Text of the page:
Wall Street Ends Lower On Oil, Greek Vote


Wall Street Ends Lower On Oil, Greek Vote

US stocks snapped a four session winning streak to end lower weighed down by weaknesses in energy shares on weaker oil prices and uneasiness in the market ahead, a Greek vote to decide whether or not it would accept tough austerity measures for another bailout.

The Dow Jones Industrial Average ended down 3.51 points at 18,050.17 after wavering between slight gains and unchanged for most of the session.

The benchmark S&P 500 index slipped 1.55 points or 0.2% to end at 2,107.40 points to remain about 2.15% higher for the month.

US stocks, Dow Jones Industrial Average, S&P 500 index, oil prices, Nasdaq Composite, Bucky Hellwig

The technology heavy Nasdaq Composite slipped 5.95 points or 0.1% to close at 5,098.84 points.\

It’s just the timing of dynamics around Greece. We had sold off right into getting into the heart of the issue around Greece, and now in July we’ve bounced a little coming out,” Joe Spinelli, head of single stock trading for the Americas at Deutsche Bank, told the Wall Street Journal.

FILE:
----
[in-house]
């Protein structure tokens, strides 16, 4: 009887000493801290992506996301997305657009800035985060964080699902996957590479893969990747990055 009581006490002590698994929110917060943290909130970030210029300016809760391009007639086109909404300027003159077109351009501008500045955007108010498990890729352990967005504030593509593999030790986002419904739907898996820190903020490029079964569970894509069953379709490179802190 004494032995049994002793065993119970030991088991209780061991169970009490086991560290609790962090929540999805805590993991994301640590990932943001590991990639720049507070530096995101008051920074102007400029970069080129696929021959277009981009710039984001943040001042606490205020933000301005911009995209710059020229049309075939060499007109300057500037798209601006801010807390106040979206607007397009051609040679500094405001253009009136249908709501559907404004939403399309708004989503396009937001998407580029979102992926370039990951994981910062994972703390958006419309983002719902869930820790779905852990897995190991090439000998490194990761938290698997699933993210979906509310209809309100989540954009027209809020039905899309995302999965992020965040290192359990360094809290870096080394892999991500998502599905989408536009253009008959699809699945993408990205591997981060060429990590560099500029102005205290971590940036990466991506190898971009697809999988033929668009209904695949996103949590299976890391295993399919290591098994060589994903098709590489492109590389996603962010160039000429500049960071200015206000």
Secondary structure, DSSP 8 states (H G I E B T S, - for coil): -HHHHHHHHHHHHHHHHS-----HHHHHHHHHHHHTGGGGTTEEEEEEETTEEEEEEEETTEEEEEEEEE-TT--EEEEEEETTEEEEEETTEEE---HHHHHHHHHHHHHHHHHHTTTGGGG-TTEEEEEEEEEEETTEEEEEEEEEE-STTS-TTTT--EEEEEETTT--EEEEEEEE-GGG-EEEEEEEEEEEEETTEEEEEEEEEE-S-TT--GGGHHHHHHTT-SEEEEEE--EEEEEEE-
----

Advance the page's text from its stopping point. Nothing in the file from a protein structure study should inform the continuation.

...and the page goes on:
Oil prices slumped more than 3% on growing anxiety on worsening the oil glut after a deal between Iran and the world powers to curtail the country’s nuclear program was reached.

The pact is expected to see the United States, the United Nations and the European Union lift economic sanctions against the fourth largest oil exporter allowing it to grow its exports once again.

Also weighing stocks down was growing uncertainty over Greece ahead of a vote to decide whether or not to accept tough economic overhauls for bailout cash.

There were reports of violent protests against the bailout deal outside the parliament bin Athens as members of parliament prepared to cast a vote on the bill.

“It looks like investors are worried there could be a glitch there. I think the consensus is it’s still going to pass the Greek parliament, but in the meantime, the buyers have stepped aside,” Bucky Hellwig, senior vice president at BB&T Wealth Management in Birmingham, Alabama, told Reuters.

To contact the reporter of the story: Samuel Rae at samuel@forexminute.com